''

Diet and Nutrition

Proper nutrition is an important part of healthy living for every person. It is especially true for people with diabetes.

Human bodies need a balanced diet to get the nutrients and calories necessary to function well. In people with diabetes, something goes wrong with how the body processes sugars, which leads to a host of health problems. You can control diabetes better by learning what foods to eat and how much, what foods to eat less of, and how foods will affect your blood glucose. You may be surprised at how much there is to learn.

Learn about nutrition

Getting proper nutrition is an important part of healthy living for every person. This is especially true for people with diabetes. Our bodies require a balanced diet to get all the nutrients and calories we need to function at our best. Knowing the basics of carbohydrates, fiber, fats, protein, minerals, and vitamins will help you meet your goals for blood pressure, blood glucose, and weight.1

Healthy eating basics

While it may seem overwhelming at times, small and steady changes to your eating can make a big difference in how you feel. The basics of healthy eating include:2

  • Eat a variety of foods, including vegetables, whole grains, fruits, non-fat dairy foods, healthy fats, and lean meats or meat substitutes
  • Try not to eat too much
  • Try not to eat too much of any one type of food
  • Space your meals evenly throughout the day

What food marketing terms mean

Food packages are designed to entice you to buy the food tucked inside. Part of that design includes words like “zero calories” or “less fat than the leading brand.” The U.S. Food and Drug Administration (FDA) has specific definitions for what nutritional claims mean. Understanding these claims can help you make better choices when grocery shopping.3

How to read a food label

It is not always easy to understand what the terms on a food package mean. By comparing food labels, you will begin to learn which of your favorite brands need to be substituted for an ingredient lower in carbohydrates, fat, or salt. You will also find out which foods tend to drive up your blood sugar versus keep it steady.3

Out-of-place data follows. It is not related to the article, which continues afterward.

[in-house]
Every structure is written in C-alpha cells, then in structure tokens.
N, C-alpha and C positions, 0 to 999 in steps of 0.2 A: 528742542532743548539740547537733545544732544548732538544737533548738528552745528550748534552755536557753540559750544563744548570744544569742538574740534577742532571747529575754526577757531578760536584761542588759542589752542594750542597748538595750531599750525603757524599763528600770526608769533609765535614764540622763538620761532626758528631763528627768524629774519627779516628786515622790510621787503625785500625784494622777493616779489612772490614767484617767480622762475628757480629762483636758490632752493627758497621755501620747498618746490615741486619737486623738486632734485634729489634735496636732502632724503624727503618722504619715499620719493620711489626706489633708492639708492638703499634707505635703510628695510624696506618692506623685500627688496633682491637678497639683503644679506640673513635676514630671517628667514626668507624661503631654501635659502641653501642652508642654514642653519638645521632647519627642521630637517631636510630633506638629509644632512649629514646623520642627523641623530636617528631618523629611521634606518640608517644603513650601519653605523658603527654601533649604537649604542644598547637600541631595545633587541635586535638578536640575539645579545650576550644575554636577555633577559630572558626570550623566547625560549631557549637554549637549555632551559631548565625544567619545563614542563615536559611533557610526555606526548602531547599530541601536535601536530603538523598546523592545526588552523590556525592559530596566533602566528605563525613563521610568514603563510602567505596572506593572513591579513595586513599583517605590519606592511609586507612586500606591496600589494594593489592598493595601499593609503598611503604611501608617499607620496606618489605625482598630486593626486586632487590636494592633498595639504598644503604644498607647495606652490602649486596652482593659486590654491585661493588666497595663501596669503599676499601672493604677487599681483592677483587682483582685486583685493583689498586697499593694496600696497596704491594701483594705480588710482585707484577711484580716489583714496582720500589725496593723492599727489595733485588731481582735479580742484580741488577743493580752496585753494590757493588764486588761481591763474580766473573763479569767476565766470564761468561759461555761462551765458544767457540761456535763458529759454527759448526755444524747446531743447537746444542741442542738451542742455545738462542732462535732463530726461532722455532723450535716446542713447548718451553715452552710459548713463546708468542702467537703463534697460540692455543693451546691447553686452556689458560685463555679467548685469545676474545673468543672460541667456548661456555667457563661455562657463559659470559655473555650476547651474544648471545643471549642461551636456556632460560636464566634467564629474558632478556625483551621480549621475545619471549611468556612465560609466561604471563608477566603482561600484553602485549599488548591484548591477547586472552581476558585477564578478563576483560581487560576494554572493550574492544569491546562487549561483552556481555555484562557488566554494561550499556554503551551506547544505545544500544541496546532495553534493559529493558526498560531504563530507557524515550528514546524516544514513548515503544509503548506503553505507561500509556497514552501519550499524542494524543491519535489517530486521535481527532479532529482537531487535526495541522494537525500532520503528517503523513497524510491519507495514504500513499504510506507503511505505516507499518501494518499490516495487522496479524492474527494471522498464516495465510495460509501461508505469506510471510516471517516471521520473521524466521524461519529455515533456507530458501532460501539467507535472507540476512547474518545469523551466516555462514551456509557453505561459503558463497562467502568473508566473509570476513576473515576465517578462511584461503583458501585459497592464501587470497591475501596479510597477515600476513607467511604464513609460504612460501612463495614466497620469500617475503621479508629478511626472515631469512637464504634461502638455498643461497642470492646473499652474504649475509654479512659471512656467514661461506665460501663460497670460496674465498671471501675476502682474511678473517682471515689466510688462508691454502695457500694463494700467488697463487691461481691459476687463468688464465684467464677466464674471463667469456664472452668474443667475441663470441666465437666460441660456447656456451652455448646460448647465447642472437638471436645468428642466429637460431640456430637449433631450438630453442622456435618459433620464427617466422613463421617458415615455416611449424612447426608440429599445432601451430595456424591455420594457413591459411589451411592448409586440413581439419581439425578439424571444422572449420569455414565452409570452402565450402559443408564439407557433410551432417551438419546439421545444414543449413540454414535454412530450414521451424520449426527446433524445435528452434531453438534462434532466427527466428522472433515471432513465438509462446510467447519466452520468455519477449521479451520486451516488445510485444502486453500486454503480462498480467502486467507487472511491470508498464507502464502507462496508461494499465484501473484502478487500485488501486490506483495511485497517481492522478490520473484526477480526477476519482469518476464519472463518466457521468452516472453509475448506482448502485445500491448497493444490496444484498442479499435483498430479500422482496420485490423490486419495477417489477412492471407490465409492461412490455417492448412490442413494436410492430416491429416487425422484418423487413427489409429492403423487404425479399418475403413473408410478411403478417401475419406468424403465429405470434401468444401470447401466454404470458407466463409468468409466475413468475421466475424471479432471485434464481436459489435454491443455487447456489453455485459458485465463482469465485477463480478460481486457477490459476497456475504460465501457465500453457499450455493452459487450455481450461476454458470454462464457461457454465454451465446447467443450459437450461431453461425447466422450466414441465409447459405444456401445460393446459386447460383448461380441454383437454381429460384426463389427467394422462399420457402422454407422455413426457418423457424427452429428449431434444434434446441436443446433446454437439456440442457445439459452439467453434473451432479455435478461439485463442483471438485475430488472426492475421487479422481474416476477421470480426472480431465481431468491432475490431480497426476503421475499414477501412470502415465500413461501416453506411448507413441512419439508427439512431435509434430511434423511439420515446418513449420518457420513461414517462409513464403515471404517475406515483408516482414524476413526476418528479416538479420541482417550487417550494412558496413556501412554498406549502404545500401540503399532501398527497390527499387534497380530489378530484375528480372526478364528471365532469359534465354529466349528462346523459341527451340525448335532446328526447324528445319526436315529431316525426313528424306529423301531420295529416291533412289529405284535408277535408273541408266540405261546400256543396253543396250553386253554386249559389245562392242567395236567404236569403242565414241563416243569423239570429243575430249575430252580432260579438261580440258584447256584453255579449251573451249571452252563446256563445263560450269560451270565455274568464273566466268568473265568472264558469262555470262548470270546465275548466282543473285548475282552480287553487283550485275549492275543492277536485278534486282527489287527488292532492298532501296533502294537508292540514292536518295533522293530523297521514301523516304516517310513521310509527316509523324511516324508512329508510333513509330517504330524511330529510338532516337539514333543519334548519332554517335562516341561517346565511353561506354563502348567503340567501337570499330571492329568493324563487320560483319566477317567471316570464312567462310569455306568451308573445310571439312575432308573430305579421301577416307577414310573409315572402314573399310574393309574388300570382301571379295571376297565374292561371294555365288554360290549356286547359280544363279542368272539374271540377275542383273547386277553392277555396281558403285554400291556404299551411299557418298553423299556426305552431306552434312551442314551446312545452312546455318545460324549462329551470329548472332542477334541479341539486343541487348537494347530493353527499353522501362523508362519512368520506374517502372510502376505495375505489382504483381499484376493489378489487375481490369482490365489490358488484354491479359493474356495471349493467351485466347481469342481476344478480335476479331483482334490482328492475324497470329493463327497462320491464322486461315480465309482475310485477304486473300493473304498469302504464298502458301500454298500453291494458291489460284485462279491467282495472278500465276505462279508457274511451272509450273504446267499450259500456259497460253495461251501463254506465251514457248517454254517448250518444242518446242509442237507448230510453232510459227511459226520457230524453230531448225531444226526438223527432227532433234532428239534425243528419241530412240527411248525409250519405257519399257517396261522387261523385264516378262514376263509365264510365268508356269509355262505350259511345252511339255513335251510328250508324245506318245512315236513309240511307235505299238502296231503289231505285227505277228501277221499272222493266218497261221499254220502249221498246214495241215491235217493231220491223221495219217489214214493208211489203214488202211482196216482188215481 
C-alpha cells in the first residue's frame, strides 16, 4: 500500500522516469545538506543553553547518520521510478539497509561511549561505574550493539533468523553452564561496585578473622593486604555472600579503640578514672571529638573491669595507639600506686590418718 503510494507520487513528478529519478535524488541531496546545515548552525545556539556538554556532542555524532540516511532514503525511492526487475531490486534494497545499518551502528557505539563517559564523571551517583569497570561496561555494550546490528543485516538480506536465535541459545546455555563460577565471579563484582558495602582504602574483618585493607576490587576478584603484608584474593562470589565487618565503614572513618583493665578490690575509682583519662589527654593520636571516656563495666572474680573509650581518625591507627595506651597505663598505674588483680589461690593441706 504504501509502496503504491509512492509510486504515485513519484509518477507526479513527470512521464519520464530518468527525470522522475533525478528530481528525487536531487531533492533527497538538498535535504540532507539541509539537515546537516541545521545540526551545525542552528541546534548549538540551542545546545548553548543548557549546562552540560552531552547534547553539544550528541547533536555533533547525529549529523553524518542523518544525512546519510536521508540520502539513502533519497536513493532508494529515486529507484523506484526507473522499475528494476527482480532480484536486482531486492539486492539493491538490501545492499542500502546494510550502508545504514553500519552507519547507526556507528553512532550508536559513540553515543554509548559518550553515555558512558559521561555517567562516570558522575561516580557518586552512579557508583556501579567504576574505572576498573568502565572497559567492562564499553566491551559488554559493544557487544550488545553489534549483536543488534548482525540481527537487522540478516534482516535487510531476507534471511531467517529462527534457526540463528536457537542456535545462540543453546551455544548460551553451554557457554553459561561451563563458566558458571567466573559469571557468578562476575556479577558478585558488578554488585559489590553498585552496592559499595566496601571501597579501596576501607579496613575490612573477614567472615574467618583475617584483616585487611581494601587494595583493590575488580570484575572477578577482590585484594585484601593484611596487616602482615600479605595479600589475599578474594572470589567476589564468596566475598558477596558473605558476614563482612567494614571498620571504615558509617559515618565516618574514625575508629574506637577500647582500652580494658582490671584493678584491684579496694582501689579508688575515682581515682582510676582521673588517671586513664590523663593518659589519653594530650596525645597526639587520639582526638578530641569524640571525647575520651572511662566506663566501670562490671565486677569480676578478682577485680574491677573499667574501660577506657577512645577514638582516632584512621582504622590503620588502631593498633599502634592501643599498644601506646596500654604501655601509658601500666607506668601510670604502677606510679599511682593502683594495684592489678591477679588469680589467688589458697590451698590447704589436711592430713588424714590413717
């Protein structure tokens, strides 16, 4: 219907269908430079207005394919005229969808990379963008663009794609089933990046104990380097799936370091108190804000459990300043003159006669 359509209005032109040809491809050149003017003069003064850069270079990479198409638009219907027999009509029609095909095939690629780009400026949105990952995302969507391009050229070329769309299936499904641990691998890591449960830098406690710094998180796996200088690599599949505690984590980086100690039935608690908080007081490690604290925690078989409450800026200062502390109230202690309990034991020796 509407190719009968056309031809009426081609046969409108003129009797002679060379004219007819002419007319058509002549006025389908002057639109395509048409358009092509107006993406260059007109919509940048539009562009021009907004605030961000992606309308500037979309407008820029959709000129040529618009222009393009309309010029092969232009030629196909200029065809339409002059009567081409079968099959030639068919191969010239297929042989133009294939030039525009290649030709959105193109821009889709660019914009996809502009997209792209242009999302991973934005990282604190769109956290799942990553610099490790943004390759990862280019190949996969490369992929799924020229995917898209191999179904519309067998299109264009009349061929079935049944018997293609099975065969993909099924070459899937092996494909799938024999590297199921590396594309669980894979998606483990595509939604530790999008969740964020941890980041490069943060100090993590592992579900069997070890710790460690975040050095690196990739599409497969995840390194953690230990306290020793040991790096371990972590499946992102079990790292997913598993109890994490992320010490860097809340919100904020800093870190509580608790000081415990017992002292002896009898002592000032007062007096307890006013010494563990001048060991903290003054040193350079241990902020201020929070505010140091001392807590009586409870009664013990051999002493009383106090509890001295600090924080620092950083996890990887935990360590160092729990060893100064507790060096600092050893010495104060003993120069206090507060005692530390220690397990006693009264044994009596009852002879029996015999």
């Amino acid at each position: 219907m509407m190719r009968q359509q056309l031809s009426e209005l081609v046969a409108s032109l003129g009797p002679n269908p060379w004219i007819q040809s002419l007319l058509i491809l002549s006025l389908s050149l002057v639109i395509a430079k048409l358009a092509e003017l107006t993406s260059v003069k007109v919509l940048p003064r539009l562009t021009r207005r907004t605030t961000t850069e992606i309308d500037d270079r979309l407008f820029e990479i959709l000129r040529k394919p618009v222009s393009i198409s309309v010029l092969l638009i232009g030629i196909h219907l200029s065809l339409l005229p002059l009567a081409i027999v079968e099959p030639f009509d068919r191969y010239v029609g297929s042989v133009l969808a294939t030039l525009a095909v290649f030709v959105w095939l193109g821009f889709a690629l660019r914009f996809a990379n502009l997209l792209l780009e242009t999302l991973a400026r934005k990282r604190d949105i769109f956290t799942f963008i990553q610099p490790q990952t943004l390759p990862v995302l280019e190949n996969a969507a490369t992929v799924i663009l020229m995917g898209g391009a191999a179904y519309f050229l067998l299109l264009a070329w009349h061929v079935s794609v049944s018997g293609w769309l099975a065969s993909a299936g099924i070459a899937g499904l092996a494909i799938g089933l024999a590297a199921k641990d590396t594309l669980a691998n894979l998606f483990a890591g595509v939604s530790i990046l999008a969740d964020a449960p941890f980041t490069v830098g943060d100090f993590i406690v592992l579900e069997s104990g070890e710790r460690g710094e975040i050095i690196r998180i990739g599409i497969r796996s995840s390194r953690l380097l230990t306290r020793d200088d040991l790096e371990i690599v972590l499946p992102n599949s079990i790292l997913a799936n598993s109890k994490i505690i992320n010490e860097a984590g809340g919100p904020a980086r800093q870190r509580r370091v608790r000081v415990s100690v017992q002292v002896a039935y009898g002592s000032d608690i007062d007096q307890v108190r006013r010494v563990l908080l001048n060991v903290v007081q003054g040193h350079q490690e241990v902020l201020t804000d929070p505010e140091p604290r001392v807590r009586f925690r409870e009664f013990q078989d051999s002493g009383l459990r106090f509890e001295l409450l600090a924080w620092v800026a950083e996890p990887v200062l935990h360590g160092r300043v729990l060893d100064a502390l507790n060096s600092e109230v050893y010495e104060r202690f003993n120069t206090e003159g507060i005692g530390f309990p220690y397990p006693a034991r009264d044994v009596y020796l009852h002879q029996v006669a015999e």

Weight loss goals for people with T2D

If you have diabetes, losing extra pounds and maintaining a healthier body weight are important goals. About 9 out of 10 people who have diabetes are overweight or obese. This means that almost everyone with diabetes needs to focus on losing weight to stay healthier, longer.4

Your weight loss does not have to be dramatic to improve your health. Many studies show that losing even a few pounds can help someone with prediabetes prevent or delay developing type 2 diabetes.1

Comparing weight loss diets

There are almost as many weight-loss diets as there are people with diabetes. Each of these diets has pros and cons. Some meal plans are more expensive than others. Some require more meal planning and home cooking.4

Find out more about choosing the right eating plan for your health goals.

Foods to avoid and enjoy

Many people with type 2 diabetes ask, “What foods can I still eat, and what foods do I have to avoid?” The good news is you rarely have to completely give up a certain food if you have diabetes.

While there are no hard-and-fast rules to what you can or cannot eat, there are some general guidelines of foods you will be told to avoid and some to eat more often.

Diabetes FAQs

Whether you are newly diagnosed or have been living with diabetes for years, you probably have questions about how to best care for yourself. Finding answers to these questions will help you manage your diabetes better long-term.

Eating with diabetes Q&A

Since what you eat has a direct impact on your blood sugar levels, many people have questions about eating with type 2 diabetes. Learn more about everything from whether you can drink alcohol to how to survive your favorite holidays without ditching your diet.

By providing your email address, you are agreeing to our privacy policy. We never sell or share your email address.

Written by: Jessica Johns Pool | Last reviewed: February 2021.